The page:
Rows of Cosmic Crisp nursery trees in the foreground dot the landscape in the McDougall & Sons Inc. orchards in Wenatchee, WA.

Rows of Cosmic Crisp nursery trees in the foreground dot the landscape in the McDougall & Sons Inc. orchards in Wenatchee, WA.

The Cosmic Crisp is big, mostly red and very juicy. Barritt says from the beginning the breeding program was designed with the consumer in mind. The apple market has changed over the years. Once staple varieties like Red and Golden Delicious were problematic — short shelve lives, bland flavors — and they’ve lost some popularity (sales peaked in 1994). Those varieties still sell and in some overseas markets like Japan, where tastes run to the familiar, the Red Delicious still is regarded as the ideal of what an apple should be, mostly due to its iconic shape and deep red color. Personally, though, I have never liked it. Other varieties have more flavor, better texture and are easier to grow. For those reasons some believe the Delicious is “obsolete.”

Scientist Kate Evans takes a bite of a Cosmic Crisp.

Scientist Kate Evans takes a bite of a Cosmic Crisp.

U.S. consumers like to be able to choose from more varieties these days. Many consumers, especially millennials, are willing to pay a premium for taste. That’s been the secret of Honeycrisp’s success — a good looking and tasting apple that commands a higher price. Part of the reasons for that cost: They are hard to grow and bruise easily.

The Cosmic Crisp has a number of advantages. It is slow to turn brown when cut. I had half of one in the car for six hours and it hadn’t even started to turn brown when I got it home. It keeps longer after harvest. Picked in September, the Cosmic Crisp in cold storage can last a year, extending its lifespan and reducing waste. It’s a 365-day-a-year apple designed to thrive in Eastern Washington’s apple friendly soils and climate, unlike varieties brought from overseas or the East Coast.

Barritt says that while benefits for growers are important, it’s taste that will make or break the variety. To that end, I visited WSU’s Tree Fruit Research and Extension Center in Wenatchee where I had a chance to discuss the Cosmic Crisp with Barritt and his successor overseeing research, Kate Evans, Ph.D.

We went down into a basement lab where vials filled with fluid from various Cosmic Crisps was being tested for acidity, which “provides the character of the apple,” says Barritt. It plays a key role in how any apple tastes, and learning to get the proper balance under differing growing conditions is important. Evans continues to conduct research on test trees in order to compile a grower’s manual for how to produce the optimum Cosmic Crisps.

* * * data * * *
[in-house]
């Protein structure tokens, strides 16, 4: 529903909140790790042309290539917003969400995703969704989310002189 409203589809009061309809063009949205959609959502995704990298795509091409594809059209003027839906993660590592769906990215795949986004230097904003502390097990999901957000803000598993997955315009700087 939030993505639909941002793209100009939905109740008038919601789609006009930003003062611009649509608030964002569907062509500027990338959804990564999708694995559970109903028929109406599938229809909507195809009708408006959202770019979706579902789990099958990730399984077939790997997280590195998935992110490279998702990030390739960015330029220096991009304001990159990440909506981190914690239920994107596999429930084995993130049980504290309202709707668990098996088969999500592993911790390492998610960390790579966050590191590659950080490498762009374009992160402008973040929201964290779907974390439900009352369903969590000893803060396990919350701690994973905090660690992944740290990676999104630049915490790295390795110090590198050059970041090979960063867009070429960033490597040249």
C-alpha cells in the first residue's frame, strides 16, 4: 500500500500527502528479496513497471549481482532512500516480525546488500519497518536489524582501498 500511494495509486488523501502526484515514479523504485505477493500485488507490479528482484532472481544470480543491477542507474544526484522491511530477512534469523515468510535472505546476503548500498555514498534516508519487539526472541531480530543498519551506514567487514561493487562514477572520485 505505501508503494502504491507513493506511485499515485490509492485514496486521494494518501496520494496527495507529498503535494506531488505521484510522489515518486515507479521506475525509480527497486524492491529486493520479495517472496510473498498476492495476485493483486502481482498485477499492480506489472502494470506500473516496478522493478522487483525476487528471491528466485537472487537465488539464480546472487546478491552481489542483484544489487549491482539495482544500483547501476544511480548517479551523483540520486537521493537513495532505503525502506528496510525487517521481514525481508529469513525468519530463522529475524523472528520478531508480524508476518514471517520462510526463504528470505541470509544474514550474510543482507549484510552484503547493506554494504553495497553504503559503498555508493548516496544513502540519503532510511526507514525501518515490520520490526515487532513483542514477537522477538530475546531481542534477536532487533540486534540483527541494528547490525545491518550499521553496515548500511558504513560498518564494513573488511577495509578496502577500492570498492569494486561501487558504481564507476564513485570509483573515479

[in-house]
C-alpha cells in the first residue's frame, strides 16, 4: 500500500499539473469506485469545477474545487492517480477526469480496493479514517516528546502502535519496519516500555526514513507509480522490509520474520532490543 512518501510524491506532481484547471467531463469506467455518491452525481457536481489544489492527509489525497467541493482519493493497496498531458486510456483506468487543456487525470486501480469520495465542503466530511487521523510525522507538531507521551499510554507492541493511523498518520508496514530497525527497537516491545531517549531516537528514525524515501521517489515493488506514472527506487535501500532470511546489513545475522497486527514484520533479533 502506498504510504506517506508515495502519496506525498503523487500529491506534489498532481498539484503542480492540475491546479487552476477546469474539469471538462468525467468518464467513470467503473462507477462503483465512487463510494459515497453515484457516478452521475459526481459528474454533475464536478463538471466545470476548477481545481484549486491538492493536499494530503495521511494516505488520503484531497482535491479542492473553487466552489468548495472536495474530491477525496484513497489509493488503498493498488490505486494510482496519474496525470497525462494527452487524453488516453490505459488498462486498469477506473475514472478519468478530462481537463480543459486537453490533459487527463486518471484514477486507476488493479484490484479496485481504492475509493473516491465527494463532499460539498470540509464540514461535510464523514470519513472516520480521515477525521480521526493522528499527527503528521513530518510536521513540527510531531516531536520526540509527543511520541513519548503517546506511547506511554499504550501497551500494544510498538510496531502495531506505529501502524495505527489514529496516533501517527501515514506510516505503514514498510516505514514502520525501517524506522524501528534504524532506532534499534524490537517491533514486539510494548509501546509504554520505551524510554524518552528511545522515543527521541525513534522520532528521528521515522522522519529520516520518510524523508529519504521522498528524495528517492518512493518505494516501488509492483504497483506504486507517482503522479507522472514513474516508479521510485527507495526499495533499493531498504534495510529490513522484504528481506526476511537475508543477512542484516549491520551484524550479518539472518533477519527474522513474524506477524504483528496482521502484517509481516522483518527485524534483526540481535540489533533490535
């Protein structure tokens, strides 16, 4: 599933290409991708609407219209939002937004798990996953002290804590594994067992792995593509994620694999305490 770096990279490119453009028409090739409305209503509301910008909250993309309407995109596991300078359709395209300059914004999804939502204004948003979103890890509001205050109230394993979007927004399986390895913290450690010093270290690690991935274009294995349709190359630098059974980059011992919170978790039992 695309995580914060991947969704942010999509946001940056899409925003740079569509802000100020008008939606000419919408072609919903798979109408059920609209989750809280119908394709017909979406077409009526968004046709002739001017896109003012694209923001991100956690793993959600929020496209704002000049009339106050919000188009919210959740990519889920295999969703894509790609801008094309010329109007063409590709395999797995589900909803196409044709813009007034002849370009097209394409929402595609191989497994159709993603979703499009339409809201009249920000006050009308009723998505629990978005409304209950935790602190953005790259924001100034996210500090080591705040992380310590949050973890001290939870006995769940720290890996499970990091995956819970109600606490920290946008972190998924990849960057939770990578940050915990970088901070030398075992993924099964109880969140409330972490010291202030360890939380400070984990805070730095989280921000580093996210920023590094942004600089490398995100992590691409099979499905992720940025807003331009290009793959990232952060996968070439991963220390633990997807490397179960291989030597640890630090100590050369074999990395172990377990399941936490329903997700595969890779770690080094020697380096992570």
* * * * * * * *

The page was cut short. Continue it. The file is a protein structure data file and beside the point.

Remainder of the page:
The researchers take a batch of Cosmic Crisp apples out of the box. Barritt and Evans give some instruction on how to taste an apple. “Taste,” it turns out, is not just on the tongue. How does an apple sound when you bite into it? Does it crunch? Does the bite snap off in your mouth? What’s the texture like — smooth or mealy? Is the skin too thick? Is it juicy or dry? Taste involves all the sense before you even get to sweet or sour, the blend of flavors that make up an apple.

The WA 38 designation means it was the WSU team’s 38th attempt to get a new variety. Coming up with the perfect apple takes time. I was fully prepared to be disappointed — the industry hype and catering to mass tastes made me a little suspicious. While it’s not a GMO apple like the Arctic, you’re still talking about something created by scientists and commercial growers who are planting cloned trees.

But the Cosmic Crisp ticked every box: good looking, with a nice crunch and powerful snap, a beautiful sweet-tart balance, tons of juice trickling down the chin. I wasn’t overwhelmed by, say, hints of blueberry or a floral nose — the kinds of complexities wine tasters go on about. But it was one of the best apples I’ve ever eaten. In fact, my sample was the essence of apple.

People will continue to have their brand loyalties — I have talked to colleagues who’ve tasted the Cosmic Crisp and swear they will not give up their Fujis or Granny Smiths, but they are in the minority. WSU’s Evans is a tad nervous. The apple represents “a lot of trees, a lot of fruit for a new apple variety.” Growers are a little concerned with flooding the market as so many new Crisp orchards come on line. Will there be a glut? Will consumers embrace the new breed?

Alex Goke, a research assistant, polishes some Cosmic Crisp apples at the WSU Tree Fruit Research and Extension Center in Wenatchee, WA.

Alex Goke, a research assistant, polishes some Cosmic Crisp apples at the WSU Tree Fruit Research and Extension Center in Wenatchee, WA.

The Washington apple industry has come together on marketing and backing the Cosmic Crisp. From a competitive business standpoint, they’ll have a 10-year head start on other growers. WSU owns the intellectual property rights to WA 38 and Washington growers and taxpayers funded much of the research. State growers will have a 10-year exclusive to license and grow the apples in North America. WSU will seek patents in other countries, in the expectation that the variety will eventually spread. In other words, this apple is a unique, proprietary brand. If it catches on, it will be a boon for its home state.